Thomas Meagher’s association with Pfaff’s is uncertain; a questionable source mentions him in reference to a Bohemian Club which frequented “Pfaaf’s [sic],” but his supposed connection to Pfaff’s is based on little more than circumstantial evidence ("Our New York Letter" 64). Another indication of some sort of connection with Pfaff's comes from Thomas Gunn's diary in which he notes that Meagher denied that he was cousins with well-known Pfaffian Fitz-James O'Brien (Gunn, vol. 10, 139).
Born in County Cork and raised primarily in Limerick, Ireland, Fitz-James O'Brien moved to New York City in 1852. Descending from an Anglo-Irish landholding family, O'Brien received his inheritance (estimated at £8000) at about the age of 21. Between 1849 and 1851, it is believed that O'Brien edited a failed literary magazine called The Parlour Magazine of the Literature of All Nations and squandered his inheritance (Wolle 21). Leaving England almost penniless, O'Brien immigrated to America and made the U.S.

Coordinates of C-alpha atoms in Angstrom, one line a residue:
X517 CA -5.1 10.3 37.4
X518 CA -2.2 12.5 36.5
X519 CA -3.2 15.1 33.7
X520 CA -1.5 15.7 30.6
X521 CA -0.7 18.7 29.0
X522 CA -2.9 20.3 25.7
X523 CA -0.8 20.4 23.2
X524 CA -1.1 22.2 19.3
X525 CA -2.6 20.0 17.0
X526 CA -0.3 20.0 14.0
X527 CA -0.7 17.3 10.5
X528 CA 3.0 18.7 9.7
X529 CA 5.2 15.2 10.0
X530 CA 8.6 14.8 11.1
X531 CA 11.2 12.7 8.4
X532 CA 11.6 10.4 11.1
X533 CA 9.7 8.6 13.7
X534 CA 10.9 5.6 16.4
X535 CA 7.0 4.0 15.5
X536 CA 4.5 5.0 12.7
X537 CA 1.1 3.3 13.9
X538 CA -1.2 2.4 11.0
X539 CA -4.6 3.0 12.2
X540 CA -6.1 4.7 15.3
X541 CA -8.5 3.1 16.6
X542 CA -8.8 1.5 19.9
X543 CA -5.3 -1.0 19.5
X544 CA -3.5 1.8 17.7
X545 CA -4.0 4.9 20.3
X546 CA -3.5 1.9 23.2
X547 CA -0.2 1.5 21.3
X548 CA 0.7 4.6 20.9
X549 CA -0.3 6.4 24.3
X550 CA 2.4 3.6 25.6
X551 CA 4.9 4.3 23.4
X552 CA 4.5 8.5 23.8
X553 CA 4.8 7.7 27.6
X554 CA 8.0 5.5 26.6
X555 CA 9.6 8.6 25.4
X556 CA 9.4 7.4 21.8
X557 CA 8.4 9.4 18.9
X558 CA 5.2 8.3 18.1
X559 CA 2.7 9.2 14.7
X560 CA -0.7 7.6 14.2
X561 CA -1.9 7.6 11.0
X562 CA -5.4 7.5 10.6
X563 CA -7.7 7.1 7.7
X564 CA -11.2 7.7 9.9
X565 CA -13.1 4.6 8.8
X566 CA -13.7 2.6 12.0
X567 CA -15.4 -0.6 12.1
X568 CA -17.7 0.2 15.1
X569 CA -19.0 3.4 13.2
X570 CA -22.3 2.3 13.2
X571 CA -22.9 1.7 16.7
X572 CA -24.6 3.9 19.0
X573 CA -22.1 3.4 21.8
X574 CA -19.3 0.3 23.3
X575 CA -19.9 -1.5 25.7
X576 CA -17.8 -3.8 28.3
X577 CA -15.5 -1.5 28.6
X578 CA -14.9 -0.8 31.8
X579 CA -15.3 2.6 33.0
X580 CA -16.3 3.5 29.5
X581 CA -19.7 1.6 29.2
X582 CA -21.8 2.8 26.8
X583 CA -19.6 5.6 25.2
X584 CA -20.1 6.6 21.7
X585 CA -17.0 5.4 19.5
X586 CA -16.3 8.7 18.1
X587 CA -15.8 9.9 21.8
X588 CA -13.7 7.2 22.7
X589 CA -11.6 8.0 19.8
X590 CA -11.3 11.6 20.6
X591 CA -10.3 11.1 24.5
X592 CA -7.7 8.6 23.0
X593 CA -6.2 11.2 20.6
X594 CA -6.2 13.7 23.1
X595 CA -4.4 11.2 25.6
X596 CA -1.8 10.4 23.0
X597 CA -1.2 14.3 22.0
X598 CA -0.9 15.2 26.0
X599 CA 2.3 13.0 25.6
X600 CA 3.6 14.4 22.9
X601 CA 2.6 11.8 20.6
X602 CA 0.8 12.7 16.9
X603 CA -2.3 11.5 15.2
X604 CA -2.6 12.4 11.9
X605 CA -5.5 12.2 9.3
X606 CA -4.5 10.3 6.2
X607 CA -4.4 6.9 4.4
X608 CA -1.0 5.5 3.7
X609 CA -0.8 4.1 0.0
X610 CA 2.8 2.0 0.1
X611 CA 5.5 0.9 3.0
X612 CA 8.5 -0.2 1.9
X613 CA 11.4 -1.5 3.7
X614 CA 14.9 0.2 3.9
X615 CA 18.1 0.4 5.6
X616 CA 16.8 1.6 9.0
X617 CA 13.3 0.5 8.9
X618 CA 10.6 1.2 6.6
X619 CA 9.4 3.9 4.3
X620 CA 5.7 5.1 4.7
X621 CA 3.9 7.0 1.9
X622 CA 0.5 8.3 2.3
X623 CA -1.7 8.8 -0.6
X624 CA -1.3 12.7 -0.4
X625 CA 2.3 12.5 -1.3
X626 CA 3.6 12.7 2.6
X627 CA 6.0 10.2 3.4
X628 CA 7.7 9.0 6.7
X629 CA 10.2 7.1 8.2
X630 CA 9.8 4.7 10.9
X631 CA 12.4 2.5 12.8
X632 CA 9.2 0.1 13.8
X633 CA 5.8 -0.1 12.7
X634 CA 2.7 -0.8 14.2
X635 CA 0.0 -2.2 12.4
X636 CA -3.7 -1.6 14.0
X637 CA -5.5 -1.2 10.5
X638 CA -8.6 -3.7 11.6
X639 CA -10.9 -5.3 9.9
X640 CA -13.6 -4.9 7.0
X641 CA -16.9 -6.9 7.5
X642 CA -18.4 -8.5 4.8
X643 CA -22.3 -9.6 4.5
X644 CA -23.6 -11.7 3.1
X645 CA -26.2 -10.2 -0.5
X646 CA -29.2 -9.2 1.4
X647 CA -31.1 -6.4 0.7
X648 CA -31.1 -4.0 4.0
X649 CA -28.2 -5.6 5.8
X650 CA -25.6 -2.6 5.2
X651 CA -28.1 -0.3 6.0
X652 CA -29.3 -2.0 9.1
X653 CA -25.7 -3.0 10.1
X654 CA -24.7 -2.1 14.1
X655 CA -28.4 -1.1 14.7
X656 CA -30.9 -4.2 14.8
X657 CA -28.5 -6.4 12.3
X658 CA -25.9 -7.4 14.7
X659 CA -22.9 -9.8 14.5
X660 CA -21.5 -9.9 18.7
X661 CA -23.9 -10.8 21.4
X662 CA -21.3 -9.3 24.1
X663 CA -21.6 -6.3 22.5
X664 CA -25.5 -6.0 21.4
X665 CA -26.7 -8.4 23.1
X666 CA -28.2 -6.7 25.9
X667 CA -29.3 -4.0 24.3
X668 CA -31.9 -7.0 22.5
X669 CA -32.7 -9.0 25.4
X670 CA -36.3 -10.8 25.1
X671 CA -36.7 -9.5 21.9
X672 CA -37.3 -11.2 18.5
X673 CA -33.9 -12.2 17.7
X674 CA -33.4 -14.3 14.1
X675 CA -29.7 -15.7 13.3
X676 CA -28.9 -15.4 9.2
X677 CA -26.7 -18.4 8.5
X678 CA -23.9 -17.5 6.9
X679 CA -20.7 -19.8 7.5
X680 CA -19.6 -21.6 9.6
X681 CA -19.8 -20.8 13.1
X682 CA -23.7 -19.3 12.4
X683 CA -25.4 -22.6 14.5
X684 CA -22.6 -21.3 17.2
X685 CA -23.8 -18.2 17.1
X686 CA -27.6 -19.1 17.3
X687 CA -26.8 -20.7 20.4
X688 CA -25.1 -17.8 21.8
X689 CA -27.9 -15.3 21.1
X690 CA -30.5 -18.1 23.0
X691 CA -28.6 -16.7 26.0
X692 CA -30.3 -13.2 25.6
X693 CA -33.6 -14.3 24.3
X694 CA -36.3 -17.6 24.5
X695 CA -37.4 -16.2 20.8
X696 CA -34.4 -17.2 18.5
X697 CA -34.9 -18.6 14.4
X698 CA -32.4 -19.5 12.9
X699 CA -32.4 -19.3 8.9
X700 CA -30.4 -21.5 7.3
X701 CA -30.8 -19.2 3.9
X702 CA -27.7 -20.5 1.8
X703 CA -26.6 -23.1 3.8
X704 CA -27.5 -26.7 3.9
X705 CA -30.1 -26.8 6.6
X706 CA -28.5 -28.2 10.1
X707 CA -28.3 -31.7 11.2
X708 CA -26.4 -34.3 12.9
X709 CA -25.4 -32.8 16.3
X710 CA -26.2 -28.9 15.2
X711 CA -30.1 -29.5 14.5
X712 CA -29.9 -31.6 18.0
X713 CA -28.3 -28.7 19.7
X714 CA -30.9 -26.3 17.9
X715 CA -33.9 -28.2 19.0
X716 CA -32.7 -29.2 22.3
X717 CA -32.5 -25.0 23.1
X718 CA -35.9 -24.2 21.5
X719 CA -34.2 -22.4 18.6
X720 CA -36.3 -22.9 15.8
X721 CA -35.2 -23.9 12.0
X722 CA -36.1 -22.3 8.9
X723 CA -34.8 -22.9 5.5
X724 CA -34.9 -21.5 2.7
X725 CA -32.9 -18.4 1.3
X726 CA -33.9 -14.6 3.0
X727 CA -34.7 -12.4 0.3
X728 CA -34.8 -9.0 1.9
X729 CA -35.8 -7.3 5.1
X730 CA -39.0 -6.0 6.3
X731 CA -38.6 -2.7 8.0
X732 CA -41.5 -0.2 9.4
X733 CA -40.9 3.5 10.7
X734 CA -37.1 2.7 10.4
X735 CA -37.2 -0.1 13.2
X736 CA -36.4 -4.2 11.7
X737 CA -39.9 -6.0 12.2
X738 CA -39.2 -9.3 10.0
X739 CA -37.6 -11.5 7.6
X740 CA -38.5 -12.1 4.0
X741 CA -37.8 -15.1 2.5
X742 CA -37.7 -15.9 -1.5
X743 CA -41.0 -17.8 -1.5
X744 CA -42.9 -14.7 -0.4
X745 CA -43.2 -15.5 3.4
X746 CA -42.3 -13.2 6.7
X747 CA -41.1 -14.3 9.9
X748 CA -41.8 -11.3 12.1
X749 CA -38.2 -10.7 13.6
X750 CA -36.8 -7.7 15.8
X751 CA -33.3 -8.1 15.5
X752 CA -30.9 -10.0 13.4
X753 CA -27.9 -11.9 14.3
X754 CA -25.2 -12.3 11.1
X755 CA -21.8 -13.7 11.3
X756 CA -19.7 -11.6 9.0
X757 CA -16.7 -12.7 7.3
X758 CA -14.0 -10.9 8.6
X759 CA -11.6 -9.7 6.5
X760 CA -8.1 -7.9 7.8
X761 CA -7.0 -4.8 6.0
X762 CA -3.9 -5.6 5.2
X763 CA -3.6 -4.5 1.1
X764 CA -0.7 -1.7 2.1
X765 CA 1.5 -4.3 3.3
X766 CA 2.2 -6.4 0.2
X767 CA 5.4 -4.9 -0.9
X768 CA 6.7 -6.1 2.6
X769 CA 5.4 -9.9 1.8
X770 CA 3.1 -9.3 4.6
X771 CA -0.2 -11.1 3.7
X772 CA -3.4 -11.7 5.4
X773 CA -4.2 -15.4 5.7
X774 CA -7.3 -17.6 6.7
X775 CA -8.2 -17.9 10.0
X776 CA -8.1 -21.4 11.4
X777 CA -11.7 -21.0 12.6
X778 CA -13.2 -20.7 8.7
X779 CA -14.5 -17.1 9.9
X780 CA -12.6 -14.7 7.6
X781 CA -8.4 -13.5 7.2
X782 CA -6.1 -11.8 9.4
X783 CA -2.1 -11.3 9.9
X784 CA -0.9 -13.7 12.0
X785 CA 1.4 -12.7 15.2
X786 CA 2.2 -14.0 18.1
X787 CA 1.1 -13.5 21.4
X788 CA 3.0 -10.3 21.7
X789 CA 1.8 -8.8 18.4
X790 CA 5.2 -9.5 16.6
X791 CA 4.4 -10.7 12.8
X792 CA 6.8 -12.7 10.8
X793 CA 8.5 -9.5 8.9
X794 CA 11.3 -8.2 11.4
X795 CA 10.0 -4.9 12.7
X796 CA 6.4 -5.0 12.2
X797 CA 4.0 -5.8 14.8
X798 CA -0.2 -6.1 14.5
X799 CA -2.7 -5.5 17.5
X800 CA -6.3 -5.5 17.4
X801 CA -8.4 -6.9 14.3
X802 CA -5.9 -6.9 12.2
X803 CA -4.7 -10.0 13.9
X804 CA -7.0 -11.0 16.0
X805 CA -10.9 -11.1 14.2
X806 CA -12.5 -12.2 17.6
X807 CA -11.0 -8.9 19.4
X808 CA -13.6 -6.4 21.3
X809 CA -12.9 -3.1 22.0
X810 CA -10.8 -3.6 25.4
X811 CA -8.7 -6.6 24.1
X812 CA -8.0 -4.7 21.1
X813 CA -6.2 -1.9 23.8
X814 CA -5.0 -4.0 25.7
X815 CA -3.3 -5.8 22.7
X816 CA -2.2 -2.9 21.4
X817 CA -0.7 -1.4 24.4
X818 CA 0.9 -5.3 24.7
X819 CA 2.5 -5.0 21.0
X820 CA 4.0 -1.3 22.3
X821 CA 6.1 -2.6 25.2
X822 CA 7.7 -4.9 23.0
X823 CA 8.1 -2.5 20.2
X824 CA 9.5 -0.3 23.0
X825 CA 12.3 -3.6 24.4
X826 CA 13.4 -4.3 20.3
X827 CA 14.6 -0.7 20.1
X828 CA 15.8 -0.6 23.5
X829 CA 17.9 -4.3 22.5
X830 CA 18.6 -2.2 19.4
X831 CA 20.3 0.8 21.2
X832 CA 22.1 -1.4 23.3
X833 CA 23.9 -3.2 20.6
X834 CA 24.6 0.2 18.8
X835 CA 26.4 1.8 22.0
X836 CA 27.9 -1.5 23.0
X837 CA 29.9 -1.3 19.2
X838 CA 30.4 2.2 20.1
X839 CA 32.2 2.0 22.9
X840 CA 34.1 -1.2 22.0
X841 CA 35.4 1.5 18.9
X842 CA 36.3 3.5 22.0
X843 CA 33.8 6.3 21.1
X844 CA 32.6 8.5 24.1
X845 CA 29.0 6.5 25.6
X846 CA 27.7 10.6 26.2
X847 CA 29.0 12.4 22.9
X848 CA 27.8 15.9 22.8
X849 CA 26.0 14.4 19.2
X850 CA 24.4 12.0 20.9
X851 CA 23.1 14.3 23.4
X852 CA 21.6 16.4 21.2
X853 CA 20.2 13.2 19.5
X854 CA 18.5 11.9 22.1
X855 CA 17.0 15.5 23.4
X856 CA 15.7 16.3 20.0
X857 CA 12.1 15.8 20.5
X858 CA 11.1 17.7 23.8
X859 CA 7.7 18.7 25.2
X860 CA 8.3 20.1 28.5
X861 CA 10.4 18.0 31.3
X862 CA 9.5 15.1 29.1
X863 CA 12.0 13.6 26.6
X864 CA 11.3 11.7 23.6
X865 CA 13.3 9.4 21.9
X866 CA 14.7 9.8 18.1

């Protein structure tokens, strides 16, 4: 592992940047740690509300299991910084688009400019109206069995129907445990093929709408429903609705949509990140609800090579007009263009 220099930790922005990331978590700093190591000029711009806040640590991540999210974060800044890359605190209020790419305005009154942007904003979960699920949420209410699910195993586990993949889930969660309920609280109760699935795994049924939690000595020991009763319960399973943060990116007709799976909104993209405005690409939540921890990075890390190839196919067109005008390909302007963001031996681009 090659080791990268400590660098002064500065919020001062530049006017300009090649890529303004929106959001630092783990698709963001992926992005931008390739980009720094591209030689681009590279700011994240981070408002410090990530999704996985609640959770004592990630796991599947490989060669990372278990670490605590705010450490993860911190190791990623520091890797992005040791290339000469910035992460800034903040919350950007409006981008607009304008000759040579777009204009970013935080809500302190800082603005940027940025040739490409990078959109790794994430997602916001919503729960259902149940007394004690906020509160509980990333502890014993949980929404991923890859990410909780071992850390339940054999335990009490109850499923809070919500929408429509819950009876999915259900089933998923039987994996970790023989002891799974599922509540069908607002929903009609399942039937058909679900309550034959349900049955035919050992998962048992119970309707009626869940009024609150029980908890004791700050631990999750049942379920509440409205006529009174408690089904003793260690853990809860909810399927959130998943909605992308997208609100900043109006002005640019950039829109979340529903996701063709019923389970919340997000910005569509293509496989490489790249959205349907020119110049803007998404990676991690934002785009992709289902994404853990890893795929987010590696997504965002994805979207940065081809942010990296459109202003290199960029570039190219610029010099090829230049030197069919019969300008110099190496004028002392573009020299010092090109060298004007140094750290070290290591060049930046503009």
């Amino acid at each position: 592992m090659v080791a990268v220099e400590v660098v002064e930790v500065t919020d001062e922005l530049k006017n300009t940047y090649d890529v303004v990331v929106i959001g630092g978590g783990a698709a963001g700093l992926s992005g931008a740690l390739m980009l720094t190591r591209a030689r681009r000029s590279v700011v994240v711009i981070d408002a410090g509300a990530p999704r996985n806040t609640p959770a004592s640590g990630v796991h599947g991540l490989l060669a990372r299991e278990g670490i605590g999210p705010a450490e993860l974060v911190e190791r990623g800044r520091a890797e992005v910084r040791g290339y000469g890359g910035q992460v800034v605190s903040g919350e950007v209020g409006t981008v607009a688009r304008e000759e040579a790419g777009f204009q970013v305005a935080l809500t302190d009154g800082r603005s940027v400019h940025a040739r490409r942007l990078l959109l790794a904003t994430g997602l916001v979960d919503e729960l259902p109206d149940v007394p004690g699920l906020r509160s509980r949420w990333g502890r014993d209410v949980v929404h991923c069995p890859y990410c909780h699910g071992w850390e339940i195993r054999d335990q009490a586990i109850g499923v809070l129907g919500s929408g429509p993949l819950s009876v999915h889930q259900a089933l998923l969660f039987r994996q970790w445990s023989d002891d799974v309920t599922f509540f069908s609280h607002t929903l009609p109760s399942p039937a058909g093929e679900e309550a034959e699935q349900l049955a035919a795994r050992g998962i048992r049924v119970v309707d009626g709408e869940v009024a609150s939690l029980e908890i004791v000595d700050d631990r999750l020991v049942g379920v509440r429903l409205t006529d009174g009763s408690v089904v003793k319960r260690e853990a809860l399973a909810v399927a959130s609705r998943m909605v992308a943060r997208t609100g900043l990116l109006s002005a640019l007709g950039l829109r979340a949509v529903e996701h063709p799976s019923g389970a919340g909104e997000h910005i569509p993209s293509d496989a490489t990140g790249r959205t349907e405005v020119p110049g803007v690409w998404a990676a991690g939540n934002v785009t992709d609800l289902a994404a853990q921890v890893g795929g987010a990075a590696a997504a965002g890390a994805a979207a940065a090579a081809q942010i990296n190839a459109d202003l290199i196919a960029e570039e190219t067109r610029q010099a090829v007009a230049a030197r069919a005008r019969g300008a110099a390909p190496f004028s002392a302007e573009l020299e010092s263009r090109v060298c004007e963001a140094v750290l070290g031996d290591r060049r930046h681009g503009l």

Henry Jarvis Raymond was born in Lima, New York to a farm family that had migrated from Connecticut. Raymond distinguished himself at the University of Vermont where he was graduated with high honors in 1840. During his college career he developed strict work habits and began submitting pieces to Horace Greeley’s New Yorker. He moved to New York City after college and pursued freelance writing until he earned a job with Greeley. Thus began a lifelong enmity between the two men whose views of the role and utility of journalism differed greatly.